In the Bluegrass world, Doyle Lawson is, quite simply, a legend. Now in his early 70s, Lawson has fronted his band Quicksilver for 36 years and like all great Bluegrass bands, there’s been a rotating group of talented members in the band. This version of Quicksilver may be one of the best ever with members including Josh Swift on Dobro, Joe Dean on banjo, Dustin Pyrtle on guitar, Eli Johnston on bass and Stephen Burwell on fiddle. Of course, Doyle plays mandolin and is joined by Swift, Myrtle and Johnston as the vocal quartet of the band (with Myrtle and Johnston serving as lead vocalists).
On Life Is A Story, the story song takes precedent over the course of these dozen tracks. “Life of a Hard Workin’ Man” feels like a long lost George Jones song and it’s one of the band’s originals (written by Pyrtle, Dean and Johnston) while The Guitar Case, one of the latest gems from award-winning songwriter Donna Ulisse (now a Mountain Home Recording Company artist like DLQ), tells a story of a man looking for a purpose in his life while “Love Lives Again” is an old George Jones classic and here the band brings all the melancholy the lyric offers.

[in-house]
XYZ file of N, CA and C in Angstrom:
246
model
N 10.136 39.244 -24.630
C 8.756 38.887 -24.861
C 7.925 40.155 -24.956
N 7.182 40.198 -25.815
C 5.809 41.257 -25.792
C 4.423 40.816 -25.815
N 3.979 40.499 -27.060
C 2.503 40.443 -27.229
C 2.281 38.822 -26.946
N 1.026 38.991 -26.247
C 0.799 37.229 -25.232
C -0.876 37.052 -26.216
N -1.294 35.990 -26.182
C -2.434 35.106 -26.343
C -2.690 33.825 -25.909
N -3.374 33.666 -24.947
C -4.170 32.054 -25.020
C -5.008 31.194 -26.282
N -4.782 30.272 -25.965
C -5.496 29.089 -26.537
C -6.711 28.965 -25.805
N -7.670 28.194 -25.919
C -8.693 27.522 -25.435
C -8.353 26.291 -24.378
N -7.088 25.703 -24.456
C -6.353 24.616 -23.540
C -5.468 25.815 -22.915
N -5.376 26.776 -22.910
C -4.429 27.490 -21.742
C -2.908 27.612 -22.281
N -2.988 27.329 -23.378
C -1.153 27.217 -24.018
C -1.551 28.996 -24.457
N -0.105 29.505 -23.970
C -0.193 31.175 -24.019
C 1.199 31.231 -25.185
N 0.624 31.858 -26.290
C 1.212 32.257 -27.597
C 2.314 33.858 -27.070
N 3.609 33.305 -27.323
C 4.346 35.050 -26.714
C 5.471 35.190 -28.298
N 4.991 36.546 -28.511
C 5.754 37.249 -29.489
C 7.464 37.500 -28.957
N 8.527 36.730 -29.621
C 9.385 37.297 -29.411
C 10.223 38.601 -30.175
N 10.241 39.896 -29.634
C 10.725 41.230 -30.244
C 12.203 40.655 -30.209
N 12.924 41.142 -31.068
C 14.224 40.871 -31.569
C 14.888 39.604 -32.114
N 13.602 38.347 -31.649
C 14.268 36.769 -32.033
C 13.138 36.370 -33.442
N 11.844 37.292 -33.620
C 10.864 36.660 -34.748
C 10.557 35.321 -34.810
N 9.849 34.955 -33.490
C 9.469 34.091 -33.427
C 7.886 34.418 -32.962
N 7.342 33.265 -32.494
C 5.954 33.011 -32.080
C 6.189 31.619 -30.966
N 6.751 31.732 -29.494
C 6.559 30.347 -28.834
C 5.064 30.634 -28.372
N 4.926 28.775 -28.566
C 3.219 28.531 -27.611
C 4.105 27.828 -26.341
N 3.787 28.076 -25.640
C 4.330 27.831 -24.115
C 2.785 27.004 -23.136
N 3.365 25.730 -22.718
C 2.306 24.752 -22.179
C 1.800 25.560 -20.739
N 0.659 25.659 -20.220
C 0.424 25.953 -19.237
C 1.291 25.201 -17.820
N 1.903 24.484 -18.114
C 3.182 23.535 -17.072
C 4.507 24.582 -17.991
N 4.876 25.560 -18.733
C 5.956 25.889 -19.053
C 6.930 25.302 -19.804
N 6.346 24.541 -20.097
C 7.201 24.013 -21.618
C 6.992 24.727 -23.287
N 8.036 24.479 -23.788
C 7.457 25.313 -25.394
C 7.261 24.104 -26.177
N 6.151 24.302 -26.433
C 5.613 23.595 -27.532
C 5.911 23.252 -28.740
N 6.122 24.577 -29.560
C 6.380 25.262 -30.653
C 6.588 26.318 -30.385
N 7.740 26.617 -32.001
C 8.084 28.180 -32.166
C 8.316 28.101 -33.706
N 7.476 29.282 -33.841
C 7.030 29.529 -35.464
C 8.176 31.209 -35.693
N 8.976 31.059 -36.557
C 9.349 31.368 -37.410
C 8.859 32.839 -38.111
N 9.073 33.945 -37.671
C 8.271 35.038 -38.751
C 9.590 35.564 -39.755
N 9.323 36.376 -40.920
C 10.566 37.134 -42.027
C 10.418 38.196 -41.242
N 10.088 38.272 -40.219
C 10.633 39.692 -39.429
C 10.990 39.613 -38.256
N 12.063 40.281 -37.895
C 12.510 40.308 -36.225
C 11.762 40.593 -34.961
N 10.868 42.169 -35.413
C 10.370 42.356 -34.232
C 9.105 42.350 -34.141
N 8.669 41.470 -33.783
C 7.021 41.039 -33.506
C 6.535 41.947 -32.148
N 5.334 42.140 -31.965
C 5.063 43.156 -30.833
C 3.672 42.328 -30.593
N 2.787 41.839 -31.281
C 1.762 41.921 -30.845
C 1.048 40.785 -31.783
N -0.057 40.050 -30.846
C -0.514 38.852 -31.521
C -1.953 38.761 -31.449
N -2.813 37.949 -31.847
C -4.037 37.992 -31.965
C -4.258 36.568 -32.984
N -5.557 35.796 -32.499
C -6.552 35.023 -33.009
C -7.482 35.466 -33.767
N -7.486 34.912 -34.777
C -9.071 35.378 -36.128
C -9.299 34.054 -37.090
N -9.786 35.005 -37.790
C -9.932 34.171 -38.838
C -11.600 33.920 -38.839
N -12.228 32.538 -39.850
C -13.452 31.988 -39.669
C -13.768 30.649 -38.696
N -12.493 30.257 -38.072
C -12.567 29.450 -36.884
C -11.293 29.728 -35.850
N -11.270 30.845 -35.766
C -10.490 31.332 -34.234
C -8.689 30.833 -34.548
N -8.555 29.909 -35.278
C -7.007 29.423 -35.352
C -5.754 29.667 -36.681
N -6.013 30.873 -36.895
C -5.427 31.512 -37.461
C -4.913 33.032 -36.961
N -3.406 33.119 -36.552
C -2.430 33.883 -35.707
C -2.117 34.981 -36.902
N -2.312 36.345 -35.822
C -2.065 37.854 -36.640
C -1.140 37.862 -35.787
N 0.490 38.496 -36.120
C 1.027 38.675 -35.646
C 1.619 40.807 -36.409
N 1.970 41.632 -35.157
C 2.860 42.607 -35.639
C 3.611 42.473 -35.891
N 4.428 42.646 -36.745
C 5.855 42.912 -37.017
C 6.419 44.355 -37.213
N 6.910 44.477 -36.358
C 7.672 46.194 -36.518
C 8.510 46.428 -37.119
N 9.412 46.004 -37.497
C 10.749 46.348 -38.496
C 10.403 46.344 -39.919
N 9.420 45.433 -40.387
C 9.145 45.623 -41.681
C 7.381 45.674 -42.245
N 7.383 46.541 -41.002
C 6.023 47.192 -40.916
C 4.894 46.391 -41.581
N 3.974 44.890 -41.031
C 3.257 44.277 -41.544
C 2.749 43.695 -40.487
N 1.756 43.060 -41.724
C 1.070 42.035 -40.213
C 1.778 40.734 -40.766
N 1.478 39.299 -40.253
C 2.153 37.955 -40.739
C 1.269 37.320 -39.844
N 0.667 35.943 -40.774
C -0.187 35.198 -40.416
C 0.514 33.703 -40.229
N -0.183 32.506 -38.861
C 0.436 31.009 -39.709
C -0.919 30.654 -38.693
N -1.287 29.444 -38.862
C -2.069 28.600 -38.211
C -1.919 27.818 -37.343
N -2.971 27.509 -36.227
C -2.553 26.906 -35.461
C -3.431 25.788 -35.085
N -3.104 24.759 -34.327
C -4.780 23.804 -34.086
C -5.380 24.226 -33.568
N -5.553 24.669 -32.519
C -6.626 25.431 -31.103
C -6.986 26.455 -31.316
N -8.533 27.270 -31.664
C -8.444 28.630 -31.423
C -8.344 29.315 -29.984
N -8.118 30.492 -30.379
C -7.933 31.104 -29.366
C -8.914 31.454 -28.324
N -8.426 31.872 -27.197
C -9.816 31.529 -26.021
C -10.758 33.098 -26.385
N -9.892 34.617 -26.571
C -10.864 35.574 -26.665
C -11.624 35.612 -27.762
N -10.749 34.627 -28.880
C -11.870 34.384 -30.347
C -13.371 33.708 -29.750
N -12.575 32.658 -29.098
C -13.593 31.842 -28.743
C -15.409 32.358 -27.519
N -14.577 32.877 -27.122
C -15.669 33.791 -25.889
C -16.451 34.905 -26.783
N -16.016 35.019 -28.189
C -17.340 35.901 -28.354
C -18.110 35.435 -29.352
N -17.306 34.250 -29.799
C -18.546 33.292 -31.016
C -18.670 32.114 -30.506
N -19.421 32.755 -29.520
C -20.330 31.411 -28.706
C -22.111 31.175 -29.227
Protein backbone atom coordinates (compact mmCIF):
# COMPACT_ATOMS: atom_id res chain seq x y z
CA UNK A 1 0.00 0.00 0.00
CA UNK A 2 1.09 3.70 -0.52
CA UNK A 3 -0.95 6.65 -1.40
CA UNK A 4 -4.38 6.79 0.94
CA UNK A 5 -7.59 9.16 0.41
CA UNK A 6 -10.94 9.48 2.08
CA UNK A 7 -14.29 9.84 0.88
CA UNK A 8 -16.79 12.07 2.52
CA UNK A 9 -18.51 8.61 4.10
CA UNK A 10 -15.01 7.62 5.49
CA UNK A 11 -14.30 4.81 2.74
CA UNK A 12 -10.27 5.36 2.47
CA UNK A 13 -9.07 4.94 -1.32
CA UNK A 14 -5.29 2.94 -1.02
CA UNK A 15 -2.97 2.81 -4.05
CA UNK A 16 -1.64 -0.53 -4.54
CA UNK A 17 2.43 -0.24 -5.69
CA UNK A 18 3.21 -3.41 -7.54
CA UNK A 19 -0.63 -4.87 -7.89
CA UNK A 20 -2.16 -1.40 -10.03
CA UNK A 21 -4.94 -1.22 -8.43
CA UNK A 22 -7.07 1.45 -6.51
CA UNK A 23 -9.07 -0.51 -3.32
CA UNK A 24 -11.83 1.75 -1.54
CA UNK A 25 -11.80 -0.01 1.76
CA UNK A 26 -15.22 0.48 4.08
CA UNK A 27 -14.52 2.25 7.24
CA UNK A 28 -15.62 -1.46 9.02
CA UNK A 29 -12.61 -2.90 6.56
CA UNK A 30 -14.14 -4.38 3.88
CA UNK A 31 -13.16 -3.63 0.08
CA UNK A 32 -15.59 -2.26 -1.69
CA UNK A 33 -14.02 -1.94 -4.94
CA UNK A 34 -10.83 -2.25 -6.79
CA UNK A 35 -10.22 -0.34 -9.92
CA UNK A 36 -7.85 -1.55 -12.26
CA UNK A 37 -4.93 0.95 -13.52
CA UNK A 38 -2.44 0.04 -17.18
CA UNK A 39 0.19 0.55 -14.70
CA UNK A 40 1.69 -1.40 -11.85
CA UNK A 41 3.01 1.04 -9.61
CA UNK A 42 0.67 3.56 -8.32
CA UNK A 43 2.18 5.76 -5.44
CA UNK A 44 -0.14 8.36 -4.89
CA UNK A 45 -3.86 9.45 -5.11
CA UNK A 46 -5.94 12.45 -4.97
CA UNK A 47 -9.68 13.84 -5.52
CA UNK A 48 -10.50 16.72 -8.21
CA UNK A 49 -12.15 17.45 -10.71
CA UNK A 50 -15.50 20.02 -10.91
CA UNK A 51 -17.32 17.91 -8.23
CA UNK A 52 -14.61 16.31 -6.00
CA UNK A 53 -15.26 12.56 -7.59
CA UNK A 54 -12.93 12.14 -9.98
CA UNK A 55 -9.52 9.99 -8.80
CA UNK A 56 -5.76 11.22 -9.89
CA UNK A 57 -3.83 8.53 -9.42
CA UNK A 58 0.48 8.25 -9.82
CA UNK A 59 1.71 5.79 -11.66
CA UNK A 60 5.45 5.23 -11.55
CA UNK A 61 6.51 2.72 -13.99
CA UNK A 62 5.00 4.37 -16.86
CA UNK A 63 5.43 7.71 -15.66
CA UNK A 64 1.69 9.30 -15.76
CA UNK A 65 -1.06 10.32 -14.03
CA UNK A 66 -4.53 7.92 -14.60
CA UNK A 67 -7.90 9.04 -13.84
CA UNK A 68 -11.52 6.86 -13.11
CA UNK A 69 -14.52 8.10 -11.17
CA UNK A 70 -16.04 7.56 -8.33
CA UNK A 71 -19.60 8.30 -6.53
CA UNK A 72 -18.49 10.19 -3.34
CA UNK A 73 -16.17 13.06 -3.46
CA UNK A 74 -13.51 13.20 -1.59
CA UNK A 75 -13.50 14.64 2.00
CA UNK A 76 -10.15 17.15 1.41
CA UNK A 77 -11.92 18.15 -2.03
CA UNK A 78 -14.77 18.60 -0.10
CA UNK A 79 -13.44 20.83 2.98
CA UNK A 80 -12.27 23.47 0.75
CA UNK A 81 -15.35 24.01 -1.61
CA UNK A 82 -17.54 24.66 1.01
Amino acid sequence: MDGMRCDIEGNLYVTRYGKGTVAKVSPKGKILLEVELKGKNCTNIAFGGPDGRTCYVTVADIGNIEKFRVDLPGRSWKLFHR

Mainstream fans of country music from the turn of the century will definitely remember “Little Girl,” a #1 hit from John Michael Montgomery and written by late songwriting legend Harley Allen, and realize that a great song is great no matter the arrangement, even if the story is completely fictional. It’s still heartfelt as is “Kids These Days,” a song which serves as the epitome of the story aspect, this one which shares discussions of the differences between an adult’s childhood and that of kids these days. It wouldn’t be a bluegrass album without a song which uses a train or train metaphor in a song and that (very good) song here is “Derailed” a song about a relationship that has, well, derailed (ended).
While technically a bluegrass album, Life Is A Story feels as much like a classic country album as it does anything inspired by Bill Monroe or Flatt and Scruggs and in decades gone by, it probably would’ve scored a hit or two on the radio, now, it’s just a fantastic piece of music with storytelling that makes it worthy of revisiting again and again.